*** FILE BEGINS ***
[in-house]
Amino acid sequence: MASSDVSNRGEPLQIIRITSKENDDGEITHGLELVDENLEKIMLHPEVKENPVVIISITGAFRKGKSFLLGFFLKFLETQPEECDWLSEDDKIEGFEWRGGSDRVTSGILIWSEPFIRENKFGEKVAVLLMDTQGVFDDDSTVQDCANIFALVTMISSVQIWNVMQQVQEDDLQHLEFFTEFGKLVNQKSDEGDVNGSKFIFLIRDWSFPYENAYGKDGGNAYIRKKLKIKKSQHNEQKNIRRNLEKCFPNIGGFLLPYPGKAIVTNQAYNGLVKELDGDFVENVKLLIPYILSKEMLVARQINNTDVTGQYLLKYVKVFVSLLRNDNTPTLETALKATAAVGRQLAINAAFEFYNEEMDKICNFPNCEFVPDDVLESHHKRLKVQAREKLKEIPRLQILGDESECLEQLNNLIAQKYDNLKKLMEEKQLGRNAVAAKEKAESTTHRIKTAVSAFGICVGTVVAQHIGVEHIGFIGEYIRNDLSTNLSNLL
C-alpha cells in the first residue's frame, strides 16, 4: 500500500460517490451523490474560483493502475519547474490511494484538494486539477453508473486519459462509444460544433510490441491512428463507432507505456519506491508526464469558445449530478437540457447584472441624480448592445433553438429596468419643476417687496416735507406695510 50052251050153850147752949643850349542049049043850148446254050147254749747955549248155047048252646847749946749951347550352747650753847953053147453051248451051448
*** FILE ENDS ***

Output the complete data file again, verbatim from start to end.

[in-house]
Amino acid sequence: MASSDVSNRGEPLQIIRITSKENDDGEITHGLELVDENLEKIMLHPEVKENPVVIISITGAFRKGKSFLLGFFLKFLETQPEECDWLSEDDKIEGFEWRGGSDRVTSGILIWSEPFIRENKFGEKVAVLLMDTQGVFDDDSTVQDCANIFALVTMISSVQIWNVMQQVQEDDLQHLEFFTEFGKLVNQKSDEGDVNGSKFIFLIRDWSFPYENAYGKDGGNAYIRKKLKIKKSQHNEQKNIRRNLEKCFPNIGGFLLPYPGKAIVTNQAYNGLVKELDGDFVENVKLLIPYILSKEMLVARQINNTDVTGQYLLKYVKVFVSLLRNDNTPTLETALKATAAVGRQLAINAAFEFYNEEMDKICNFPNCEFVPDDVLESHHKRLKVQAREKLKEIPRLQILGDESECLEQLNNLIAQKYDNLKKLMEEKQLGRNAVAAKEKAESTTHRIKTAVSAFGICVGTVVAQHIGVEHIGFIGEYIRNDLSTNLSNLL
C-alpha cells in the first residue's frame, strides 16, 4: 500500500460517490451523490474560483493502475519547474490511494484538494486539477453508473486519459462509444460544433510490441491512428463507432507505456519506491508526464469558445449530478437540457447584472441624480448592445433553438429596468419643476417687496416735507406695510 50052251050153850147752949643850349542049049043850148446254050147254749747955549248155047048252646847749946749951347550352747650753847953053147453051248451051448